The Negro History Week Movement took hold immediately. At first it was celebrated almost exclusively by African Americans, taking place outside of the view of the wider society. Increasingly, however, mayors and governors, especially in the North, began endorsing Negro History Week and promoting interracial harmony. By the time of Woodson’s death in 1950, Negro History Week had become a well-established cultural institution. Indeed, it was so established that Woodson had begun to criticize groups for shallow and often inaccurate presentations that did not advance the public’s knowledge of Negro life and history.

With the rise of the Black Power Movement in the 1960s, many in the African American community began to complain about the insufficiency of a week-long celebration. In 1976, the ASNLH, having changed its name to The Association for the Study of Afro-American Life and History, responded to the popular call, citing the 50th annual celebration and America’s bicentennial. For more on the association visit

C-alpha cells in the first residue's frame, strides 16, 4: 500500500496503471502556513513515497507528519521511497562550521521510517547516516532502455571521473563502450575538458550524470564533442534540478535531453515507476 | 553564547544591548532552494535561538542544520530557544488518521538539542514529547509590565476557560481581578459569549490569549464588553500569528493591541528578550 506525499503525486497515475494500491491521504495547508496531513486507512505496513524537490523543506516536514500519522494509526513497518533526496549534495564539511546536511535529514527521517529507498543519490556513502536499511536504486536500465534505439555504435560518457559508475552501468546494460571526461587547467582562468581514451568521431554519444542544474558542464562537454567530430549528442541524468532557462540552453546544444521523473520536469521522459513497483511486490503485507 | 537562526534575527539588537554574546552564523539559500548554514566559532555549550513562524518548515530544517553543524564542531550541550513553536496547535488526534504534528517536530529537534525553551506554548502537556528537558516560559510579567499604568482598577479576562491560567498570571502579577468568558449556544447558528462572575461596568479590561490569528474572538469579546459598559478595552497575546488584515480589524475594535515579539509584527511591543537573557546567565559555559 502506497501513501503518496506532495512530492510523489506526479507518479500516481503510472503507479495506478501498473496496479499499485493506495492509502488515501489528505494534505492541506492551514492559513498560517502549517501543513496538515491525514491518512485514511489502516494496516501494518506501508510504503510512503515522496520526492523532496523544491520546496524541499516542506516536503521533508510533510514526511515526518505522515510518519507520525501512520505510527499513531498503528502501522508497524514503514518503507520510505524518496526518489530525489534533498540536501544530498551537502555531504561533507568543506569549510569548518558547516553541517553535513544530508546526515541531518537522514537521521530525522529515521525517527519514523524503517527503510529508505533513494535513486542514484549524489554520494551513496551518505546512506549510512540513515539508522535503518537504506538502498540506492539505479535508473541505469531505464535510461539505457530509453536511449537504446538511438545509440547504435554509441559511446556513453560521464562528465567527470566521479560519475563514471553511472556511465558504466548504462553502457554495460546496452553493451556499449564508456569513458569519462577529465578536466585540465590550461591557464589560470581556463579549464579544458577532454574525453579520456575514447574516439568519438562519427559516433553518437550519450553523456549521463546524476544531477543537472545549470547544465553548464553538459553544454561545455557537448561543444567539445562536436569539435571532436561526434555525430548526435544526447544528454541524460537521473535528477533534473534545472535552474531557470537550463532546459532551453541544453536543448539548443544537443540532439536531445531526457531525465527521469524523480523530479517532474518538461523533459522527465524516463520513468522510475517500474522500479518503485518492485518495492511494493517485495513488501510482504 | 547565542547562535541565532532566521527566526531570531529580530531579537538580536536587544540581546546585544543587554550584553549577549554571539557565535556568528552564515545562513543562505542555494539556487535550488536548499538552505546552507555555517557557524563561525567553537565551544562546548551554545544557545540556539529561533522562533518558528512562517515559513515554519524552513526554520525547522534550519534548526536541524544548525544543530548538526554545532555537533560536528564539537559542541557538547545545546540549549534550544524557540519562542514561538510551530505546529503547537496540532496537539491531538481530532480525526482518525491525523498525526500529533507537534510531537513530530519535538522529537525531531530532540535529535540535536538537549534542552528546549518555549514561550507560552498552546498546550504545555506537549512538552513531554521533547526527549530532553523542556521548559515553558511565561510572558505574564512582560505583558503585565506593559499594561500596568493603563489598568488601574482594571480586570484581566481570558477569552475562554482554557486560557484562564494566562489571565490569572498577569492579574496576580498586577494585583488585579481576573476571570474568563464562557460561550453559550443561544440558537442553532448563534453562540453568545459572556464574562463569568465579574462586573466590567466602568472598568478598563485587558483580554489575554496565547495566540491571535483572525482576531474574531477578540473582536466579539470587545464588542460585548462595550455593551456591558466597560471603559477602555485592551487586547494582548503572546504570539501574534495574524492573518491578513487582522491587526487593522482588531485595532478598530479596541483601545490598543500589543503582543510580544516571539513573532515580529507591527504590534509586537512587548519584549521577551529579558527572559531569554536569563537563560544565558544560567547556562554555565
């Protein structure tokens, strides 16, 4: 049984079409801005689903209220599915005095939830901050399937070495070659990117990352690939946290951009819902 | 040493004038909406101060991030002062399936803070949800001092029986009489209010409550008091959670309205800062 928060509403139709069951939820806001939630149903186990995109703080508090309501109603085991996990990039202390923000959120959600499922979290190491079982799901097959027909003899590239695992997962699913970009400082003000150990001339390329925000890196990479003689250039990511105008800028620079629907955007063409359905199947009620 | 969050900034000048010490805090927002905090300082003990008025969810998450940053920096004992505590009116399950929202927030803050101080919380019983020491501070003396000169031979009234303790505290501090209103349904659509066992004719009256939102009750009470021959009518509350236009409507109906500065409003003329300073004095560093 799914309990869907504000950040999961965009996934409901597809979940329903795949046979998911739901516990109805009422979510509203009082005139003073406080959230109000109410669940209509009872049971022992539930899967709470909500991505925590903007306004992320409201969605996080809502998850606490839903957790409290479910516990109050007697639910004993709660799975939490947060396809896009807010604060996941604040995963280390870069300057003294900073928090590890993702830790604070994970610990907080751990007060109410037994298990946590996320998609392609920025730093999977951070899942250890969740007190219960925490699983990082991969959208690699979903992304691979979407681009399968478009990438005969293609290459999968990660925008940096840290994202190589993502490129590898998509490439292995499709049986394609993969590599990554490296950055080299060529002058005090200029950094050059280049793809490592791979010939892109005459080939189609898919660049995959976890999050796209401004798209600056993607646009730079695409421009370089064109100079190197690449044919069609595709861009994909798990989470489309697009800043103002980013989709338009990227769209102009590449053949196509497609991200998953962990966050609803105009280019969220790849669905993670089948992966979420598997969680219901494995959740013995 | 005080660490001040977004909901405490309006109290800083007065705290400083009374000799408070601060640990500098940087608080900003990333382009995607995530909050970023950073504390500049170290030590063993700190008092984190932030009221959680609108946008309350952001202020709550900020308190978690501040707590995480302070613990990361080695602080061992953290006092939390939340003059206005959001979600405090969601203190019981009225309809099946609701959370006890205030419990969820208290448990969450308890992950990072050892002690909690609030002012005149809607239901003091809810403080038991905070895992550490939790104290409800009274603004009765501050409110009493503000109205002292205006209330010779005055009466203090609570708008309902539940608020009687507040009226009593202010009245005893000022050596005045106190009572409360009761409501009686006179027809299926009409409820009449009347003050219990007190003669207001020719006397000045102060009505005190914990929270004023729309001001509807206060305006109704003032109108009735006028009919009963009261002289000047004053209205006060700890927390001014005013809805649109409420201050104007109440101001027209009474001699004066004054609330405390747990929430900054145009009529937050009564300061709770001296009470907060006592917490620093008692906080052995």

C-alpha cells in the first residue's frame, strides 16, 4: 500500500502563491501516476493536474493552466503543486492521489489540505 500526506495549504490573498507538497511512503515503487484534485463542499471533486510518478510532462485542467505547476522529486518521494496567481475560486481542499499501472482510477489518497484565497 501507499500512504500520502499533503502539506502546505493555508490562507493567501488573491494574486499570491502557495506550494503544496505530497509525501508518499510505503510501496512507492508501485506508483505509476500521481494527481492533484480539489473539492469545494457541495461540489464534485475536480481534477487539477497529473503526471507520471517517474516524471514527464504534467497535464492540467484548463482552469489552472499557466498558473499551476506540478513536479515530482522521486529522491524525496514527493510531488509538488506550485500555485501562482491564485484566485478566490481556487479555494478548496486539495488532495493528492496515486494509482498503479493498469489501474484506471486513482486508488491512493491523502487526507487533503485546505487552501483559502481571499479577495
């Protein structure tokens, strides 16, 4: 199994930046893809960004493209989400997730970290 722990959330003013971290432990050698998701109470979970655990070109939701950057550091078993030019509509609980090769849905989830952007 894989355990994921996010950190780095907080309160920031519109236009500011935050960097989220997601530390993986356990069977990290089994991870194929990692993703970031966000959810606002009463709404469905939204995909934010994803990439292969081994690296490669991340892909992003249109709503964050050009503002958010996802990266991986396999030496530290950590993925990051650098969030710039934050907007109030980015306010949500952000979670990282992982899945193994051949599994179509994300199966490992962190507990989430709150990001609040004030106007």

Frederick Douglass, ca. 1879.

Frederick Douglass, ca. 1879.


History books had barely begun covering black history when the tradition of Black History Month was started. At that point, most representation of blacks in history books was only in reference to the low social position they held, with the exception of George Washington Carver. Black History Month can also be referred to as African-American History Month, or African Heritage Month. One of the few U.S. history works at that time told from an African American perspective was W.E.B. DuBois’ 1935 work “Black Reconstruction.”

In the United Kingdom (UK), Black History Month is celebrated in the month of October. The official guide to Black History Month in the UK[] is published by Sugar Media, Ltd., who produce 100,000 copies nationwide.

Part of the aim of Black History Month is to expose the harms of racial prejudice and to cultivate black self-esteem following centuries of socio-economic oppression . It is also an opportunity to recognize significant contributions to society made by people with African heritage.


NoI preacher in 1998, in England.

NoI preacher in 1998, in England.